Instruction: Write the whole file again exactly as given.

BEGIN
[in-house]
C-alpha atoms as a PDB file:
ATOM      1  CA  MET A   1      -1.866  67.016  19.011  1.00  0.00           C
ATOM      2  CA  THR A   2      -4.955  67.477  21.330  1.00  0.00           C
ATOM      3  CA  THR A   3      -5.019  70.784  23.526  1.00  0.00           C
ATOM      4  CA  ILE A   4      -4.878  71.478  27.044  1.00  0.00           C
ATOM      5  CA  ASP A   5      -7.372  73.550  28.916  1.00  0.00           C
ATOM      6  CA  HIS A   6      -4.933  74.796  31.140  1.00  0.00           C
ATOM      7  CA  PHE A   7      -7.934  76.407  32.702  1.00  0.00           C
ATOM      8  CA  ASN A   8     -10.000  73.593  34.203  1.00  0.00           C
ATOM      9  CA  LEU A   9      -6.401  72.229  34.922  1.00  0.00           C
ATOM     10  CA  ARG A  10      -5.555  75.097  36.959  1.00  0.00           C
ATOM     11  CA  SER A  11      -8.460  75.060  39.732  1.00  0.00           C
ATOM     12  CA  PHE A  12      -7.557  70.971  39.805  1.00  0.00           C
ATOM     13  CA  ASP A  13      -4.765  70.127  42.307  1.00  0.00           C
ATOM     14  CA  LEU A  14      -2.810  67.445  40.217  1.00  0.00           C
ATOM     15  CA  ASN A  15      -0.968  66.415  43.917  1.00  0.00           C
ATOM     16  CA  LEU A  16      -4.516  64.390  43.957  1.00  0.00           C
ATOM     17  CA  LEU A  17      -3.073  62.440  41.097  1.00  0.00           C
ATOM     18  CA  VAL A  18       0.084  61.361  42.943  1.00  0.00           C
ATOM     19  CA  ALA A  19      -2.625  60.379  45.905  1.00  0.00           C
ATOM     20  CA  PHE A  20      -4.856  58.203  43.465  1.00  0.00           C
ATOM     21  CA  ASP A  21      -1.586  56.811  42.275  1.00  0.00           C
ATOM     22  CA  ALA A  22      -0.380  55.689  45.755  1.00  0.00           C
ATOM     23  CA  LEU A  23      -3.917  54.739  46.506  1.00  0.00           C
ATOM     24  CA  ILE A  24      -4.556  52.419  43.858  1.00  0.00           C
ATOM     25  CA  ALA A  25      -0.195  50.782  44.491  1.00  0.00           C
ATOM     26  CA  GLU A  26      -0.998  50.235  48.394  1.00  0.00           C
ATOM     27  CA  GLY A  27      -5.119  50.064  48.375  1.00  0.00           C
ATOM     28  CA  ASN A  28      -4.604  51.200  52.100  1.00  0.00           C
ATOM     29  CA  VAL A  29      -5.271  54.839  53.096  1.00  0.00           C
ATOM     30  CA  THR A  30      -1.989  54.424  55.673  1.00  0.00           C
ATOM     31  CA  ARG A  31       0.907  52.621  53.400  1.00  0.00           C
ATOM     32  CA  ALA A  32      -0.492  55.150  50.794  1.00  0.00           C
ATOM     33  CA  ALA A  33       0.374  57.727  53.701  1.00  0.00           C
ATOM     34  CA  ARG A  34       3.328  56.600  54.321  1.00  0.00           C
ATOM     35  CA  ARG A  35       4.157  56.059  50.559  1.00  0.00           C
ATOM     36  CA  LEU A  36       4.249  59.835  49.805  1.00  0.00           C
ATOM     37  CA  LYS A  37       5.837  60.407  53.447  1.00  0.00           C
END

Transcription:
[in-house]
C-alpha atoms as a PDB file:
ATOM      1  CA  MET A   1      -1.866  67.016  19.011  1.00  0.00           C
ATOM      2  CA  THR A   2      -4.955  67.477  21.330  1.00  0.00           C
ATOM      3  CA  THR A   3      -5.019  70.784  23.526  1.00  0.00           C
ATOM      4  CA  ILE A   4      -4.878  71.478  27.044  1.00  0.00           C
ATOM      5  CA  ASP A   5      -7.372  73.550  28.916  1.00  0.00           C
ATOM      6  CA  HIS A   6      -4.933  74.796  31.140  1.00  0.00           C
ATOM      7  CA  PHE A   7      -7.934  76.407  32.702  1.00  0.00           C
ATOM      8  CA  ASN A   8     -10.000  73.593  34.203  1.00  0.00           C
ATOM      9  CA  LEU A   9      -6.401  72.229  34.922  1.00  0.00           C
ATOM     10  CA  ARG A  10      -5.555  75.097  36.959  1.00  0.00           C
ATOM     11  CA  SER A  11      -8.460  75.060  39.732  1.00  0.00           C
ATOM     12  CA  PHE A  12      -7.557  70.971  39.805  1.00  0.00           C
ATOM     13  CA  ASP A  13      -4.765  70.127  42.307  1.00  0.00           C
ATOM     14  CA  LEU A  14      -2.810  67.445  40.217  1.00  0.00           C
ATOM     15  CA  ASN A  15      -0.968  66.415  43.917  1.00  0.00           C
ATOM     16  CA  LEU A  16      -4.516  64.390  43.957  1.00  0.00           C
ATOM     17  CA  LEU A  17      -3.073  62.440  41.097  1.00  0.00           C
ATOM     18  CA  VAL A  18       0.084  61.361  42.943  1.00  0.00           C
ATOM     19  CA  ALA A  19      -2.625  60.379  45.905  1.00  0.00           C
ATOM     20  CA  PHE A  20      -4.856  58.203  43.465  1.00  0.00           C
ATOM     21  CA  ASP A  21      -1.586  56.811  42.275  1.00  0.00           C
ATOM     22  CA  ALA A  22      -0.380  55.689  45.755  1.00  0.00           C
ATOM     23  CA  LEU A  23      -3.917  54.739  46.506  1.00  0.00           C
ATOM     24  CA  ILE A  24      -4.556  52.419  43.858  1.00  0.00           C
ATOM     25  CA  ALA A  25      -0.195  50.782  44.491  1.00  0.00           C
ATOM     26  CA  GLU A  26      -0.998  50.235  48.394  1.00  0.00           C
ATOM     27  CA  GLY A  27      -5.119  50.064  48.375  1.00  0.00           C
ATOM     28  CA  ASN A  28      -4.604  51.200  52.100  1.00  0.00           C
ATOM     29  CA  VAL A  29      -5.271  54.839  53.096  1.00  0.00           C
ATOM     30  CA  THR A  30      -1.989  54.424  55.673  1.00  0.00           C
ATOM     31  CA  ARG A  31       0.907  52.621  53.400  1.00  0.00           C
ATOM     32  CA  ALA A  32      -0.492  55.150  50.794  1.00  0.00           C
ATOM     33  CA  ALA A  33       0.374  57.727  53.701  1.00  0.00           C
ATOM     34  CA  ARG A  34       3.328  56.600  54.321  1.00  0.00           C
ATOM     35  CA  ARG A  35       4.157  56.059  50.559  1.00  0.00           C
ATOM     36  CA  LEU A  36       4.249  59.835  49.805  1.00  0.00           C
ATOM     37  CA  LYS A  37       5.837  60.407  53.447  1.00  0.00           C